Artemis Fowl

⭐⭐½ based on 1 review.

tl;dr: An empty mess with the occasional moment where the genius of the books briefly shines through. Lacklustre.


Spoilers Ahead: My reviews are not spoiler-free. You have been warned.

I loved the Artemis Fowl books as a kid, but I can't say I was expecting much from the film adaptation. For starters, a lot of what made the books so great was the nuanced dissection of Irish folklore, something which I felt would probably be skipped over in a film. Then there was the Fae language, which gets to appear around the edges of the book pages, ensuring you're constantly reminded of the otherworldly nature of the fairies of this universe, but a trick that simply can't work on screen. Still, with Colin Farrell and Judie Dench cast, there was at least a little hope.

Unfortunately, that hope was largely unfounded. Farrell and Dench aside, there weren't any particularly stand-out performances here, though I did enjoy Nonso Anozie's "Butler" and actually felt Josh Gad did a fantastic job with Mulch Diggums, despite being given a weird double-role as the narrator (that just about worked as an ending device). For the most part, the cast are good enough but I did feel that it could have benefitted from some better casting for Artemis himself. That said, Artemis is the one character that feels betrayed by the film, with a lot of his genius removed in place of a kid that just misses his dad, even if we get a brief moment early on that shows he's incredibly intelligent. It's a shame and it leaves a fairly boring shell. Other characters like Holly and Foaly felt more like their book characters, but received too little screen time to give them their loveable quirks. Most notably, that meant no tin-foil hat for Foaly (boo!).

In fact, "too little screen time" is probably the motto of Artemis Fowl. By combining the first two books, they had to rush the introduction of every character, crowbar in fan-favourite moments as world-building, and generally just skipped over the magic of the books. In a doubly-odd move, they then chose to still include some characters whose roles were relegated to practically non-existent, giving our main cast even less space to breath. That was worst with Juliet, who was introduced and then did nothing for the entire film, before being left behind at the end. Why not just cut her altogether? And then there's the whole Briar Cudgeon subplot, but we don't have time to make him a likeable character and then reveal the twist of betrayal, so instead we're just told he's a double agent at the start and then sit back and wait for him to make his move. It's pointless and he cut have also been cut entirely at no loss to anything.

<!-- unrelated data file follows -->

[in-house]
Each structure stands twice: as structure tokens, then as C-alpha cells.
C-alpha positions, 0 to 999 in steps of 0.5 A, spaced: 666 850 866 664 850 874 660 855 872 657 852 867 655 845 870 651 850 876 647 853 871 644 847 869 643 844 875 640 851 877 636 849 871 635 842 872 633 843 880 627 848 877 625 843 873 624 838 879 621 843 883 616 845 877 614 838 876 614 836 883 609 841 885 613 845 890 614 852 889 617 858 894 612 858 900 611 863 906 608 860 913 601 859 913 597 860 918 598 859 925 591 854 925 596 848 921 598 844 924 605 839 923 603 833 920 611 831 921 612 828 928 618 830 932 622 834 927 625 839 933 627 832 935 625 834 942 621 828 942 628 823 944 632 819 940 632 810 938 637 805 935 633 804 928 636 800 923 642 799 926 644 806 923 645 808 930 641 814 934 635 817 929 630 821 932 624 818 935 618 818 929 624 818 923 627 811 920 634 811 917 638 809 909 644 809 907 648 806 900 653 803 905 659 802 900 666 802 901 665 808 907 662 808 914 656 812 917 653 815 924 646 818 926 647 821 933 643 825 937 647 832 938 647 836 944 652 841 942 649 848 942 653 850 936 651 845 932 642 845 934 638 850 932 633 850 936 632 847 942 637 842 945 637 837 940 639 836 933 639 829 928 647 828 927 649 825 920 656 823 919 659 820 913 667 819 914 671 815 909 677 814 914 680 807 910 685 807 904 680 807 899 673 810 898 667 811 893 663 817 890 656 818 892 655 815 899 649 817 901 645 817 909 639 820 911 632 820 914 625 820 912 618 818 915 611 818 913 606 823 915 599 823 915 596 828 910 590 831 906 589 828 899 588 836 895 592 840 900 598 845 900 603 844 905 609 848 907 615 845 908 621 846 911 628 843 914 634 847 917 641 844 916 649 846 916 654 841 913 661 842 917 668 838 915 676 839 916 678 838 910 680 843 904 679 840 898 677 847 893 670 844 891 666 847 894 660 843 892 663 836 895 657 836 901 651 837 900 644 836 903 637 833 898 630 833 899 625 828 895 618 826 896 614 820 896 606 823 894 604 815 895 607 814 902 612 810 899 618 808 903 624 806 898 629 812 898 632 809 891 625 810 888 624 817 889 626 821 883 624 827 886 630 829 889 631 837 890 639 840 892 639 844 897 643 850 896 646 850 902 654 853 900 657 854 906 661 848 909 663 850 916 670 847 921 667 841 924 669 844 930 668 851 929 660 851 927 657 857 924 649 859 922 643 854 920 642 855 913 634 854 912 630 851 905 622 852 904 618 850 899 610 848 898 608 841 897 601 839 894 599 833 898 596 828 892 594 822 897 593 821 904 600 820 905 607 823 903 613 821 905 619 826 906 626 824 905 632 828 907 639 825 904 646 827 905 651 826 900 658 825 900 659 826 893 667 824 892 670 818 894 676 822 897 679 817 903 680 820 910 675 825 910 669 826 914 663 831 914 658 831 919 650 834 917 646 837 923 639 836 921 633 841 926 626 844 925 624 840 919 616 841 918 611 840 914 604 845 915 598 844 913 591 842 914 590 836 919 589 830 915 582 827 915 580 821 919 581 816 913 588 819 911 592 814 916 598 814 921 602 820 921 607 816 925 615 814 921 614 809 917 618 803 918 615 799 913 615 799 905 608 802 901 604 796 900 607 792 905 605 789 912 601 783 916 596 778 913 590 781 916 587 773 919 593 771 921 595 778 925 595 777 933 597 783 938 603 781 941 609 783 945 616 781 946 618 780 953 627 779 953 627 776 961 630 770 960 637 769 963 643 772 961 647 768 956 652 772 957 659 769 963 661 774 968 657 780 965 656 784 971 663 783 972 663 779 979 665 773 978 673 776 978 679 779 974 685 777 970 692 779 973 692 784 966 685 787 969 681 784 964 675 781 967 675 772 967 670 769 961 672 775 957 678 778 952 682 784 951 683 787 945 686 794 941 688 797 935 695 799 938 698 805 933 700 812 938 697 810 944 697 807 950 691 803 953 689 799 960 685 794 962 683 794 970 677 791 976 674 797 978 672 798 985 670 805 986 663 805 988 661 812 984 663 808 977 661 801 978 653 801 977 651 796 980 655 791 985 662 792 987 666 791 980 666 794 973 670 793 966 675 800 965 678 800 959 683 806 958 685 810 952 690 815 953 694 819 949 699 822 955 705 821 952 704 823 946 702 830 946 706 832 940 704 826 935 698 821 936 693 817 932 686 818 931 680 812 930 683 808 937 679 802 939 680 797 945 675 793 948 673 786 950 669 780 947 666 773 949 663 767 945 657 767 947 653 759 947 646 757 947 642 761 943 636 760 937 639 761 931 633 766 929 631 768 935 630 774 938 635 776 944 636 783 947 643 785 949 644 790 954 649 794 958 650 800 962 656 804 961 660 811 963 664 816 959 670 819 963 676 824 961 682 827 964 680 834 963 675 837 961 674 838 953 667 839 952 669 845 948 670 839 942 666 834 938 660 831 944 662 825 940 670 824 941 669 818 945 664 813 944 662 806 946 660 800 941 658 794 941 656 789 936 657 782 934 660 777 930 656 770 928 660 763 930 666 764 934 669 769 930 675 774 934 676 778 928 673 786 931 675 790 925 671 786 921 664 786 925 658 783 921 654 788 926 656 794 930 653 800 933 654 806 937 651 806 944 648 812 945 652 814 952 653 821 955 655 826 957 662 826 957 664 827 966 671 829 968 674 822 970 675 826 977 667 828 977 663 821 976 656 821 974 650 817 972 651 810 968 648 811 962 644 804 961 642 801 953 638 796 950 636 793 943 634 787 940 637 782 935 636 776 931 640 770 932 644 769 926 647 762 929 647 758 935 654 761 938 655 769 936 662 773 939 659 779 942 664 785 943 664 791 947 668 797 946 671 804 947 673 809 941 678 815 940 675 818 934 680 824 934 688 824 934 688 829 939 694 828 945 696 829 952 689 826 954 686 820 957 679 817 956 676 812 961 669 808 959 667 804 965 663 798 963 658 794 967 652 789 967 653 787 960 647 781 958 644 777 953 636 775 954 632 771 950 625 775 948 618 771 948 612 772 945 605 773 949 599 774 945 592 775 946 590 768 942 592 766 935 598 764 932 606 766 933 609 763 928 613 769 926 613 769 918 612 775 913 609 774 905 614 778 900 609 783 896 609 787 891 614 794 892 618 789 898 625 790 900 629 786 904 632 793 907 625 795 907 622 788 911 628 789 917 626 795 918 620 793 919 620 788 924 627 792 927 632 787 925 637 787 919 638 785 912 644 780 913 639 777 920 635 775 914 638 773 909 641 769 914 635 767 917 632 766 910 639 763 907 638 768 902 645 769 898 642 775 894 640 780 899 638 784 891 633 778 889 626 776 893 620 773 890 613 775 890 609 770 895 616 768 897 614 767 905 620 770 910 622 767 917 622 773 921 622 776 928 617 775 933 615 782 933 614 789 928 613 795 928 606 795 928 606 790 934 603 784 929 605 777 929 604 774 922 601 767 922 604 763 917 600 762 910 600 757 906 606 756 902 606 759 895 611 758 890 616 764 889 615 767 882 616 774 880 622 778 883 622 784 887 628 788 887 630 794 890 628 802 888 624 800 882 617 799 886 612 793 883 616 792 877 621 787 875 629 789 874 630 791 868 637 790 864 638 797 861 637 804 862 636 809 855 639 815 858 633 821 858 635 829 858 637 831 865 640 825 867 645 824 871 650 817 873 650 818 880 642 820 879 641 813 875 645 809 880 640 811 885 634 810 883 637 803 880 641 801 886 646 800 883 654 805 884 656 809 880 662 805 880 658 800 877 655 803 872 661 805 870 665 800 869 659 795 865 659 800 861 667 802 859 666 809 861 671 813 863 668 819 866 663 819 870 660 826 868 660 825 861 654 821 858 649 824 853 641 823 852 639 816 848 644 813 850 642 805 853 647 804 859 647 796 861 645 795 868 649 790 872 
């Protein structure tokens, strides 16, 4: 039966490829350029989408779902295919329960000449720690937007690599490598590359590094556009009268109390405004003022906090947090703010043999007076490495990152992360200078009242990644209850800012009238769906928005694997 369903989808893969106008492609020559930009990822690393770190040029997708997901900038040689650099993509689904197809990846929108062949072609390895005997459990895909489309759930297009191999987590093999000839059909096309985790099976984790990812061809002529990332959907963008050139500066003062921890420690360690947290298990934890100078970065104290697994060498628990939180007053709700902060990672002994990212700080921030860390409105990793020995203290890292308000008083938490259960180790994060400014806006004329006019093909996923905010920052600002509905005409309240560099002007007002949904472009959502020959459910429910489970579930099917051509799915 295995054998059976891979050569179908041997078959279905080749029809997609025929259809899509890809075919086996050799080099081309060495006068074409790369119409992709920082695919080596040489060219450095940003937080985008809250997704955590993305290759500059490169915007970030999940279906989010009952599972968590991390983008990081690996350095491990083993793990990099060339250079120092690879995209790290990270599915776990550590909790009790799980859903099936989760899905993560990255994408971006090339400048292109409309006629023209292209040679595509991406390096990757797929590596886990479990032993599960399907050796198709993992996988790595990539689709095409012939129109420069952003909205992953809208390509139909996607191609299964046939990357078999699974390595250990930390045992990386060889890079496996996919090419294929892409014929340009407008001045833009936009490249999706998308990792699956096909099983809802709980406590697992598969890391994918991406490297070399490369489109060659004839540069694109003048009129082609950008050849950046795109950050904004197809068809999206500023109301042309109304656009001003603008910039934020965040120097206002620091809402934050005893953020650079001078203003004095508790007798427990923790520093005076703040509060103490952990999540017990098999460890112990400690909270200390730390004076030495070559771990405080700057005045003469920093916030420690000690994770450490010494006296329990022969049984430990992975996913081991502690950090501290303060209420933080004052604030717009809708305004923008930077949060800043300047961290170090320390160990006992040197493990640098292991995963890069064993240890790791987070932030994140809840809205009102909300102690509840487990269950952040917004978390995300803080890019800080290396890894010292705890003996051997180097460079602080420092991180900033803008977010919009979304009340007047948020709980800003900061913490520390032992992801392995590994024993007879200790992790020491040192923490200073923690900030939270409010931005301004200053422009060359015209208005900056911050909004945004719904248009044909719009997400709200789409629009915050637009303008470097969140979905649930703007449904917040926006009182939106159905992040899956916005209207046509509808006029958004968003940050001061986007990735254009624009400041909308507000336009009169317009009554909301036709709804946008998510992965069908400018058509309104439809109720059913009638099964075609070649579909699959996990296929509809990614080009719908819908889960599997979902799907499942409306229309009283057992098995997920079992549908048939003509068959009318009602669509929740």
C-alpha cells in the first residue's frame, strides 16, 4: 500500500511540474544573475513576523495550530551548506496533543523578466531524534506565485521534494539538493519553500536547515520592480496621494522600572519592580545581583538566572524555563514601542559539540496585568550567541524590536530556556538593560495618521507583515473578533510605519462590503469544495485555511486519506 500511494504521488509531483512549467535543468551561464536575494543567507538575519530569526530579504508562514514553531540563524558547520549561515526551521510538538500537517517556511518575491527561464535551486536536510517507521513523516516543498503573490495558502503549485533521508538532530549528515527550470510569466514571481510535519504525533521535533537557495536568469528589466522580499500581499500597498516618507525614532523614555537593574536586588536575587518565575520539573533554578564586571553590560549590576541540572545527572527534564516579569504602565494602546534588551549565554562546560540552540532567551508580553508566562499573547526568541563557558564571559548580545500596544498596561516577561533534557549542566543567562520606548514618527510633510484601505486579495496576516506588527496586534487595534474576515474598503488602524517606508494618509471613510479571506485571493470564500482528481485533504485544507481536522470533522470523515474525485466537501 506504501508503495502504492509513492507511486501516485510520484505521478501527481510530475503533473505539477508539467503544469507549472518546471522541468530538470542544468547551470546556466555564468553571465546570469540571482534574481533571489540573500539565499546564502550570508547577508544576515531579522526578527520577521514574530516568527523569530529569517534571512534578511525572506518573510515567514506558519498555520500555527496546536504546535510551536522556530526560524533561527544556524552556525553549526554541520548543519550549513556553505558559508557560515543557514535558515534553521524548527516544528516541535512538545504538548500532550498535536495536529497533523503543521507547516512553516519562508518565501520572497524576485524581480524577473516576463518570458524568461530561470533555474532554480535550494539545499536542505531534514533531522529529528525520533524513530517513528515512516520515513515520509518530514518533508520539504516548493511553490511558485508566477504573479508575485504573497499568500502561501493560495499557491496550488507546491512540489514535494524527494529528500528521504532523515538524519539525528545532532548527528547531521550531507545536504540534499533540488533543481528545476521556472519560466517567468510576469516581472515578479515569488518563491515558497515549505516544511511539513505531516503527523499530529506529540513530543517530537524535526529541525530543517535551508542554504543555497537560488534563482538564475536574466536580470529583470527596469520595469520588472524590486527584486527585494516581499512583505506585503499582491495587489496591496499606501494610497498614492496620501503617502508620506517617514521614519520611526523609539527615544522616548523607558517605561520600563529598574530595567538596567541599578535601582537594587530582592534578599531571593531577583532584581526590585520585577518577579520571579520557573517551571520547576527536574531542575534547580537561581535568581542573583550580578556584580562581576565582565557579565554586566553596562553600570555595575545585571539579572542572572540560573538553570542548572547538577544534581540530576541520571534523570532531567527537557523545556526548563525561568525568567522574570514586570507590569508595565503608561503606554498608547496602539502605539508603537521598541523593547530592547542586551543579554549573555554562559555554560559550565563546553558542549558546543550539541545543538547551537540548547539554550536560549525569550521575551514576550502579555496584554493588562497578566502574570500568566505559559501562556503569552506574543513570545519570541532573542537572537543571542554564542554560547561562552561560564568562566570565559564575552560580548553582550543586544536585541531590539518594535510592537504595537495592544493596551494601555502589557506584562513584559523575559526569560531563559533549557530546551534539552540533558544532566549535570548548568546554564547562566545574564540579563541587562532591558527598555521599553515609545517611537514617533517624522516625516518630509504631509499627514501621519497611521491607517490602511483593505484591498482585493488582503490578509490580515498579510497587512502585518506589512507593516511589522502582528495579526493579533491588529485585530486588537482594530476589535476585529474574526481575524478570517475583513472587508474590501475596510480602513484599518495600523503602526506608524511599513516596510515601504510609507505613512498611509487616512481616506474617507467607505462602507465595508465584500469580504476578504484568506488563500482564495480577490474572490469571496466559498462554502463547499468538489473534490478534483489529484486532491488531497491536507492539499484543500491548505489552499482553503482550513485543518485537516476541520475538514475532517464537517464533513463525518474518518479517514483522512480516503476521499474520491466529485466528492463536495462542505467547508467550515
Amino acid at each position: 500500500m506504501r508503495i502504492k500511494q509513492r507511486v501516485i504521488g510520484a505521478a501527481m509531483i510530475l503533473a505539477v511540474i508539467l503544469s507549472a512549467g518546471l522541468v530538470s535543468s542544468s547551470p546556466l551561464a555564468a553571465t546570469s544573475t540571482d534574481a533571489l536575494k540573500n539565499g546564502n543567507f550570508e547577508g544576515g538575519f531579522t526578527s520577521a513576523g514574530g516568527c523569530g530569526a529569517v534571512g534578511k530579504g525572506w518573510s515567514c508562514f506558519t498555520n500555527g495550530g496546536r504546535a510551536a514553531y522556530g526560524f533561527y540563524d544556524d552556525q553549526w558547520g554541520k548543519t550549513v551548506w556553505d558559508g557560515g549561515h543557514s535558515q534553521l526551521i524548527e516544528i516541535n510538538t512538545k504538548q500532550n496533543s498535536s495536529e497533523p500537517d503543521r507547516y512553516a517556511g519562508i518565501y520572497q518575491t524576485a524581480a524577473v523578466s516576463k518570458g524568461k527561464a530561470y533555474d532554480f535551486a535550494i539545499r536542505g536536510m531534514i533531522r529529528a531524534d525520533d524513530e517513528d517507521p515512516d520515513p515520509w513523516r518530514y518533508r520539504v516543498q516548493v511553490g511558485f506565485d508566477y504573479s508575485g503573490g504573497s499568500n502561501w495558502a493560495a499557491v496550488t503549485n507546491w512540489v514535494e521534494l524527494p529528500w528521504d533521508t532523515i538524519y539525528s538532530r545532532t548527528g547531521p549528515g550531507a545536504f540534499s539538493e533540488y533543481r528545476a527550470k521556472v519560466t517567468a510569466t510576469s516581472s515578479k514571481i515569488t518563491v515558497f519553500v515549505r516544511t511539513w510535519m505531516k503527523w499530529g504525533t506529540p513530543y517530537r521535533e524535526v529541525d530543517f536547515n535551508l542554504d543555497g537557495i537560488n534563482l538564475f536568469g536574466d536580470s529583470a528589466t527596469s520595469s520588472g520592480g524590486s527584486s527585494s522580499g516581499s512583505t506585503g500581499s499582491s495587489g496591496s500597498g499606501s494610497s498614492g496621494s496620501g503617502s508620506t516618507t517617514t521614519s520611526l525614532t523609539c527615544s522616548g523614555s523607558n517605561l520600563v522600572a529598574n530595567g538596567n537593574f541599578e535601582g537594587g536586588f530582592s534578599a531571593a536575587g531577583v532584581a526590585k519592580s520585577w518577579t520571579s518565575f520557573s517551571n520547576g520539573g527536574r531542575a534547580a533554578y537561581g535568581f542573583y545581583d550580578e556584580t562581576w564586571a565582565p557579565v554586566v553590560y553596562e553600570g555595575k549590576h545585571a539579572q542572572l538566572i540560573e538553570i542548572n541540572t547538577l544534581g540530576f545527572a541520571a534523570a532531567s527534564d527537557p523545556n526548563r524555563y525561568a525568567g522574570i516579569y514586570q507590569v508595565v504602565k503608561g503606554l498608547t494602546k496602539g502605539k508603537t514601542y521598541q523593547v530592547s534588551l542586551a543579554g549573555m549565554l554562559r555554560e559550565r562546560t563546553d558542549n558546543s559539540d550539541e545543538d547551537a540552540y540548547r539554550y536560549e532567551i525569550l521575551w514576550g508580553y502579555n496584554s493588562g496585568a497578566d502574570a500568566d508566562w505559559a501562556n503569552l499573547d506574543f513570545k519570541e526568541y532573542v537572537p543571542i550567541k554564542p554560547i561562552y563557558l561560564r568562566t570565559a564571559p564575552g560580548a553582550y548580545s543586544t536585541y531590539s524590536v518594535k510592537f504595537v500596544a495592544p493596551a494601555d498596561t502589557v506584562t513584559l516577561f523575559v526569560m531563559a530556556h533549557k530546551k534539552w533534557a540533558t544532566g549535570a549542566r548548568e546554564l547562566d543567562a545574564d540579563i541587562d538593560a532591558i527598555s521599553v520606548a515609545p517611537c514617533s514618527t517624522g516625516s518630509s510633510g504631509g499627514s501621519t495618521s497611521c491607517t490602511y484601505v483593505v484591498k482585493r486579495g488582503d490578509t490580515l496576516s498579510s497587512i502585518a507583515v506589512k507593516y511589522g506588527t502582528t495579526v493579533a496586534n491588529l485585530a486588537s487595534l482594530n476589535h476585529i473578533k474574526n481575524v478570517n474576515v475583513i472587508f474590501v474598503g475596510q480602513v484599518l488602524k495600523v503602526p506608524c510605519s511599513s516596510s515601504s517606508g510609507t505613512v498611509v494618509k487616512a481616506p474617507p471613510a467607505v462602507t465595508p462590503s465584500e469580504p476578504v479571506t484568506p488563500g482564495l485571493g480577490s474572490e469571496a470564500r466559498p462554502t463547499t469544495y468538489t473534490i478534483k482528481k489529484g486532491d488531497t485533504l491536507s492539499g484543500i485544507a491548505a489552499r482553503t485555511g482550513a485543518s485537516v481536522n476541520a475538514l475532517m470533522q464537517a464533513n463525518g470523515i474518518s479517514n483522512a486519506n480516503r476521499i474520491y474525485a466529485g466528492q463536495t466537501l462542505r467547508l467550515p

I think they were desperately trying to set up a sequel, but that's unlikely to ever happen, which just leaves a mess. It has some of the charm of the original and I did still enjoy the occasional reference to folklore and tradition, but even the world-building was too rushed to really have an impact. Devices were introduced only when they would be needed later (like the troll or the time-stopping technology) whilst big interesting bits of the books, such as the language, are just brushed aside. Artemis seemingly cracks the Fae writing in about two hours, even after admitting that it's "encrypted"...

CGI is a bit all over the place as well. The time effects are great and I quite liked the troll, but the goblins looked like they just reused old masks from Harry Potter whilst Foaly felt awkward and strange. I genuinely believe the Narnia franchise did centaurs better almost a decade ago. Again, the best part was Mulch's dislocating jaw, something I really didn't think they'd be able to pull off.

The final result is a film that clearly tried to do it right, but which was always battling a dumb decision to combine the first two books into one. It lacks the time it needs to breathe life into both the characters and the world, and leaves you with a fairly soulless set of action sequences with no emotional connections to anyone involved.

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